Make Daily Waves for Better Scores and Energy

Sometimes the most obvious keys to success both on and off the course remain hidden from view.  Recently, I discovered a key to a competitive junior golfer’s success that is the fundamental building block for success at any age.  For the teenager who is seeking to develop her potential and get the competitive edge, it is crucial. 

It’s the ability to produce energy at will.

Let’s face it, sports are all about skill, both developing it and executing it.  It’s about focus, learning to concentrate, and think like a champion.  It’s about enjoying competing with and against others.  Strategy, knowing your swing, fitness, and a strong work ethic are all keys to performance.

You have to be “all in.”  Competition requires all of you.  It’s intense.  As much as you love the game, it’s so easy to burn out.

I met a young athlete who never burns out.  I was amazed to make this observation about Alex.  Every time I give her something to work on, she works on it and is “all in.”  She has the ability to dive deep into her game, keep pushing her limits, and never needs a break from it.

I began to study her to discover why.  A competitive junior golfer, she is also a competitive cheerleader.  She has a dual passion.  Several times a week she goes to cheerleading practice where she engages with twenty-four other athletes who serve as her social group—her family.

Her coaches push her to her max in each practice.  She told me the other day, “They spend most of their time yelling at us!”  She smiled as she made this remark.  “Cheerleading has produced great strength in me, particularly my legs,” beamed the girl who can hit her drives 270 yards with ease. 

Not only does she have a dual passion in sports, but her sports complement one another.  Cheerleading is all about working together as a team.  It’s social. Golf is singular—independent.  Cheerleading is about expressing yourself with sass.  Golf is about containment.  (However, I have talked to her about putting some more bling on her golf bag!)  I also noticed that the vibe she gets in cheerleading to push to her physical capacity is carried over to her golf game.  As such, Alex is always in a state of high performance in her mentality AND her energy.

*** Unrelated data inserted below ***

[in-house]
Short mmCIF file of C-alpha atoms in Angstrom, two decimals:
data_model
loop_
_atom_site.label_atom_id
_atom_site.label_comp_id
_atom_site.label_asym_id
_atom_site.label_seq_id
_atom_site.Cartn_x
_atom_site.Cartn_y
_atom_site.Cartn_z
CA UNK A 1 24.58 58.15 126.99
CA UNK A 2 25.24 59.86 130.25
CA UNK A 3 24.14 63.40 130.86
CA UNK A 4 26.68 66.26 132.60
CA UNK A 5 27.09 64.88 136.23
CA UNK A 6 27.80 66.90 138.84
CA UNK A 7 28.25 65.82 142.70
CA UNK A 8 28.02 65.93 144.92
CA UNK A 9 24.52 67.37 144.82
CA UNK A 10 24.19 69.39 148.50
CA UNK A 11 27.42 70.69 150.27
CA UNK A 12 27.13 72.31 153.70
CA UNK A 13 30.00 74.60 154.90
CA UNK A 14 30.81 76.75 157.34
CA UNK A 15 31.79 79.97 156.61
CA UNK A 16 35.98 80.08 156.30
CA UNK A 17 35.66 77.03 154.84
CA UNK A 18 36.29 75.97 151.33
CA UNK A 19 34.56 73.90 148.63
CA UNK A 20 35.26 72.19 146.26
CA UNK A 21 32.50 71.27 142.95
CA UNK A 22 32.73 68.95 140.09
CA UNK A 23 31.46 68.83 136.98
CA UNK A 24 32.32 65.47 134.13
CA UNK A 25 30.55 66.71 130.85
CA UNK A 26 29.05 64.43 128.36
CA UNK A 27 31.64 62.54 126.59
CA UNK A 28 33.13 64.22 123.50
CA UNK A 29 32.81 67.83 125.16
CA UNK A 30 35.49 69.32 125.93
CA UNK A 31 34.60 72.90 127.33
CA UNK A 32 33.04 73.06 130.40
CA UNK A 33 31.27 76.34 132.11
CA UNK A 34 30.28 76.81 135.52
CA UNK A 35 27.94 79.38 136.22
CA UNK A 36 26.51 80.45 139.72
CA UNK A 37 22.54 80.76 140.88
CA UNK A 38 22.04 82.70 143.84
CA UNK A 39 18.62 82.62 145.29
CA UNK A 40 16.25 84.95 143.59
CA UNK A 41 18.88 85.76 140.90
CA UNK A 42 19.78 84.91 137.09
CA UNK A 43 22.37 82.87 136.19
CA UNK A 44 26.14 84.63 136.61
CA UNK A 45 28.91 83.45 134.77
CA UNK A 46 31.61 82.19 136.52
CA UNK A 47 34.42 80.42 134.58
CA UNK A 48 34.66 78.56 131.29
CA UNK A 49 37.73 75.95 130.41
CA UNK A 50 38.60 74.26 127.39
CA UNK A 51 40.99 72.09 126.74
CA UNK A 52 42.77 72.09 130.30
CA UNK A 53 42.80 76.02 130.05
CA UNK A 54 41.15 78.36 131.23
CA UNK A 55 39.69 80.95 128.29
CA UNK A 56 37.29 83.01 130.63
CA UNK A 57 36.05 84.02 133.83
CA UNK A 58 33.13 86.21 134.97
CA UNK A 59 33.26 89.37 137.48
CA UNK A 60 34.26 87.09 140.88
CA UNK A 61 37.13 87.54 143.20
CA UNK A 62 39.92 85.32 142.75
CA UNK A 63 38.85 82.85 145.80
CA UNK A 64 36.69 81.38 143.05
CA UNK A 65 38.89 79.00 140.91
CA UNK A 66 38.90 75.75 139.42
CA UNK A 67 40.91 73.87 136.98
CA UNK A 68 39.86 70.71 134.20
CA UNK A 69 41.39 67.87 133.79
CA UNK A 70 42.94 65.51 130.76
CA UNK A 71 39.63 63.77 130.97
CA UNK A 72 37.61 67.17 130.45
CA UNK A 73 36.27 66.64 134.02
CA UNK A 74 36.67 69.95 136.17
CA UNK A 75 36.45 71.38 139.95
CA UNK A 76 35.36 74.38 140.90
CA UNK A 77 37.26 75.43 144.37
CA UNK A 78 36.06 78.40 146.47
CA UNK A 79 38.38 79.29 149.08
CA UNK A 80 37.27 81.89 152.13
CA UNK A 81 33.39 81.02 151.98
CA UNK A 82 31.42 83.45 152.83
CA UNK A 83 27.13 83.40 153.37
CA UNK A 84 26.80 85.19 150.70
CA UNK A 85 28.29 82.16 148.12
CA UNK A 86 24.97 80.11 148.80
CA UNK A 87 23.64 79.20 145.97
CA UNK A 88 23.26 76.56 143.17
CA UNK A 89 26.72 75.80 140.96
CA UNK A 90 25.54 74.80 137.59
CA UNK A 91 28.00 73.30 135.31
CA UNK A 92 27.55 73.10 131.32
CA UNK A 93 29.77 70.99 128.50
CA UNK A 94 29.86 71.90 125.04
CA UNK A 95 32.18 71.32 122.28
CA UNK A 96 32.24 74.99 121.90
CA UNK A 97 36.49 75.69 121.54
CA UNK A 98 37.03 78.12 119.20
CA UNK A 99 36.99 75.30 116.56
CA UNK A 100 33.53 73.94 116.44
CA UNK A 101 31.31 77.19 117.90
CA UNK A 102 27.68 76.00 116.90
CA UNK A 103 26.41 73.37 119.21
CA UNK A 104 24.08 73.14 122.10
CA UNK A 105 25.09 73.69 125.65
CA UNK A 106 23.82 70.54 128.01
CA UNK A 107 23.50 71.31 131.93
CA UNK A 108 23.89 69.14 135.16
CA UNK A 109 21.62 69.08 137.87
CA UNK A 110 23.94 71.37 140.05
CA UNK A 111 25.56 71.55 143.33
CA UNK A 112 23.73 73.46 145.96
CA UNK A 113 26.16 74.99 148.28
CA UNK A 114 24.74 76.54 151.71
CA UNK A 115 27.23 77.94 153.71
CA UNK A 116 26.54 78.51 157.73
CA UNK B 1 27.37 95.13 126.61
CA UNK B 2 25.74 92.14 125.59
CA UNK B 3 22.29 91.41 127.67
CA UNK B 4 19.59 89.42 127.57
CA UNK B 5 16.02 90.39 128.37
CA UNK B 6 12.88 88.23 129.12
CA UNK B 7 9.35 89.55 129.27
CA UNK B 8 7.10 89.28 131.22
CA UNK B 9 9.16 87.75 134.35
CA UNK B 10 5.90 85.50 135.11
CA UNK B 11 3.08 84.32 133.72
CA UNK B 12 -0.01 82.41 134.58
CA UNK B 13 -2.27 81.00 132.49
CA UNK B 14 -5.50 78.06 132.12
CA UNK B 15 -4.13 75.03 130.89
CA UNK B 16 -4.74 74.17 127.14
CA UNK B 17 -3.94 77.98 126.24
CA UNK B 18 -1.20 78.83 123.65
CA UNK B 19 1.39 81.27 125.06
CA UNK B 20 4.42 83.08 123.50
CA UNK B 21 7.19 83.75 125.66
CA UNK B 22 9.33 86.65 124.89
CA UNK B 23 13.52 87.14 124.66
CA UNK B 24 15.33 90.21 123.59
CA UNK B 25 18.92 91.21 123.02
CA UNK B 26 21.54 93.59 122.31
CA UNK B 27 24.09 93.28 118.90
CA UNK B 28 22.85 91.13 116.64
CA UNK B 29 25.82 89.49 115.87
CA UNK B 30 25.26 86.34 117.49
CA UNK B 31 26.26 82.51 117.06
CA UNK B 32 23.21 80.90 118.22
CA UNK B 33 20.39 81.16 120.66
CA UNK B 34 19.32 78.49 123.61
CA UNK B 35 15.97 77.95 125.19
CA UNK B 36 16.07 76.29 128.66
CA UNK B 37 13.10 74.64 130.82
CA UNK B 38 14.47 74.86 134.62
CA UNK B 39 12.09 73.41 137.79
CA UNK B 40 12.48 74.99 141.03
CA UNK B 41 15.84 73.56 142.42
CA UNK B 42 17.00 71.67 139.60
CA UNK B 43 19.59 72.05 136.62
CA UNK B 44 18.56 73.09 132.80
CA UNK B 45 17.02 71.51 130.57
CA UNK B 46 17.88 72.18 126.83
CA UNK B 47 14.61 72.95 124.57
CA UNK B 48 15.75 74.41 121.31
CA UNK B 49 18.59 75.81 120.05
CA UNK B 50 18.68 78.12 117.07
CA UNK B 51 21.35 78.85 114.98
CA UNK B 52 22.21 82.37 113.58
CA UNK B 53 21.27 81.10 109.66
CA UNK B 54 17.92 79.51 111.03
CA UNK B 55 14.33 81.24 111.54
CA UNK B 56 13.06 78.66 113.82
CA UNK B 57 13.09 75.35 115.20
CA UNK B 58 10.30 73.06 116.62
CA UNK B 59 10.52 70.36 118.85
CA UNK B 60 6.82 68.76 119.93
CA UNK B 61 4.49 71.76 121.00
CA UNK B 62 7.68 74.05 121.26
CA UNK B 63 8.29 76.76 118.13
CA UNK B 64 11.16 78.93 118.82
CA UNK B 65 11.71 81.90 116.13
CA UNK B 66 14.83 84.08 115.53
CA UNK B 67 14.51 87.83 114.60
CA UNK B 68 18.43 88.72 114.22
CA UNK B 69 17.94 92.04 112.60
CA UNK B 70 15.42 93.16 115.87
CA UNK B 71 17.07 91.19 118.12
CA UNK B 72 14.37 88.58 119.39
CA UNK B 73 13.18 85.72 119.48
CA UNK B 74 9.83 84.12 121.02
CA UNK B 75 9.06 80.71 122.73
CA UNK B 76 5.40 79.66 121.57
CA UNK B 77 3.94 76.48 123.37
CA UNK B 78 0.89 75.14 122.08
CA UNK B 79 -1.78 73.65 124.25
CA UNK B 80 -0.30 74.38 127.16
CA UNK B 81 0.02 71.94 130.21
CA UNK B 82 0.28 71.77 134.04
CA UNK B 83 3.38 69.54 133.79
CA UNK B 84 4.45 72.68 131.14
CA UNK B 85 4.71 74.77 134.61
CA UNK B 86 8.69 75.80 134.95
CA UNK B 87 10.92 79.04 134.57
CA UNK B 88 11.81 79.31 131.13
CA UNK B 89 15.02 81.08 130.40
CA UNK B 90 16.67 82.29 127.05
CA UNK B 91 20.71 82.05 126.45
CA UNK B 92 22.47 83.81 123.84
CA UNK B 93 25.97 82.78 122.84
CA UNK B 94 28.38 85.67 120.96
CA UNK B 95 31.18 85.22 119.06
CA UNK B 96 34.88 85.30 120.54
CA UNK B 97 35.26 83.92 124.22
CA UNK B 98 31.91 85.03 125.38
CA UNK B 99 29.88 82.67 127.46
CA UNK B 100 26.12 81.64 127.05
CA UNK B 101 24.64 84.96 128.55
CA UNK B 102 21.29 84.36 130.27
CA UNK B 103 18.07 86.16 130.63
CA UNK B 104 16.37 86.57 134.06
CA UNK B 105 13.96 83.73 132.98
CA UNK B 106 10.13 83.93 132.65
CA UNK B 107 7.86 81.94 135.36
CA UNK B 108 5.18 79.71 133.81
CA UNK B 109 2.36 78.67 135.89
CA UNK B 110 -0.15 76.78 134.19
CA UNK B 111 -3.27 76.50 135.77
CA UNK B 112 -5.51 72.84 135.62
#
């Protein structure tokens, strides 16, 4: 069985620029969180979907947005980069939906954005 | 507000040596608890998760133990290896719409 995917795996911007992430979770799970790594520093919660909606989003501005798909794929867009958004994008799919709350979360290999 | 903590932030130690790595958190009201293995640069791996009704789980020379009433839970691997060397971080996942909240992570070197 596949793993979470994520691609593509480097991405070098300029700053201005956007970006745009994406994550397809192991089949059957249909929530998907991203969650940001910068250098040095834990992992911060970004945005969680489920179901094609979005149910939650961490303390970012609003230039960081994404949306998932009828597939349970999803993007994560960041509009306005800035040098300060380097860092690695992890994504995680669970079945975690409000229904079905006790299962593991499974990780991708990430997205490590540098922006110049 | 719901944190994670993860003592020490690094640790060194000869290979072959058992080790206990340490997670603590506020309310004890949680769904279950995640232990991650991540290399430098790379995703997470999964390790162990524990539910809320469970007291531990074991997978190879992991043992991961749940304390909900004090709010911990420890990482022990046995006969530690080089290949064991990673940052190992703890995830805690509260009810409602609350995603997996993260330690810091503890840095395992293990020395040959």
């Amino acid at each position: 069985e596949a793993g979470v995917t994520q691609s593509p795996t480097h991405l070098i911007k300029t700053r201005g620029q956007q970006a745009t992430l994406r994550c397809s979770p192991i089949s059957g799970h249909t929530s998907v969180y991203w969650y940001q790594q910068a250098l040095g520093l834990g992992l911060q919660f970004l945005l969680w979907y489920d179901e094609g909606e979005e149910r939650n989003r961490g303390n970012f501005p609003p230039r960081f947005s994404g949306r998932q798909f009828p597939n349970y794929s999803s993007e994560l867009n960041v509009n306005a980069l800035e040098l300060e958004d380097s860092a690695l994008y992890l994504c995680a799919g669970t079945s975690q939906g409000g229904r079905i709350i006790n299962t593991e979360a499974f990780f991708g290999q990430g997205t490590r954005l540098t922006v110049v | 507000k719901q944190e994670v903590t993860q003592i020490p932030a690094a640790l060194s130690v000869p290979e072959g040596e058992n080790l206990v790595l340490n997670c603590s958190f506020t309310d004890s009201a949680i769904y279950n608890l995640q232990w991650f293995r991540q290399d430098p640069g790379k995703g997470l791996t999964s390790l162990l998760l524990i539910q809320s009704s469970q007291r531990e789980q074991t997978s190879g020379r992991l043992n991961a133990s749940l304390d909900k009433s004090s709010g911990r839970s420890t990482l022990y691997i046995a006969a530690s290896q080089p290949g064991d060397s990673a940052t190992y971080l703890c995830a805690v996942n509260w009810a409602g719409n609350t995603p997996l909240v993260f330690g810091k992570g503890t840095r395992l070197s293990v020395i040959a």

Every day she creates waves of stress and recovery as she moves from cheerleading to golf back to cheerleading.  Dr. James Loehr, world class trainer and educator in high performance states, “The key to sustained high performance is not time management, but energy management.”  Stress is anything that takes energy from you.  Recovery is anything that brings energy to you. Intentionally creating intermittent stress-recovery cycles throughout your day empowers you to capture energy at will.

Alex, quite unintentionally, is always expending energy and recapturing energy through the waves she creates between cheerleading and golf.  She fits school somewhere in-between!

When I made this discovery about Alex’s natural lifestyle of energy management, I thought, “She will never regress.  She is always in a state of stress-recovery cycles and high performance.”

We can lean a lot from this 17-year old and praise her parents for giving her permission to pursue both passions as they see how they complement one another.

I have other students who struggle with a singular focus on golf. They are afraid to branch out—or take their eye off the game in fear they will regress.  I hope they will take a cue from Alex and find harmony in exploring other interests along the road to championship.

Why? Because if you don’t have energy—physical, mental, emotional and spiritual energy— you can’t do anything!  I highly recommend my new book, The Champion’s Way: Core Foundations for Achieving Peak Performance in Sports and Life to learn more about these four energy zones I refer to as “champion zones.”

That’s why on this Sunday afternoon, I am enjoying writing this article in the corner of a new whole foods market and food bar. Writing is a recovery practice for me.  Then it’s off to the oceanfront for a vigorous walk.  Afterwards, I’ll head to the driving range to thrash some balls in the high heat as this senior player still thinks she is a 17 year old!

Join me.  Make some waves of high performance today!

Veronica Karaman is a performance coach who helps golfers and other competitors to ditch their inner critic and release their true champion within.  She is the founder of where you can find her products and coaching programs. Contact her at

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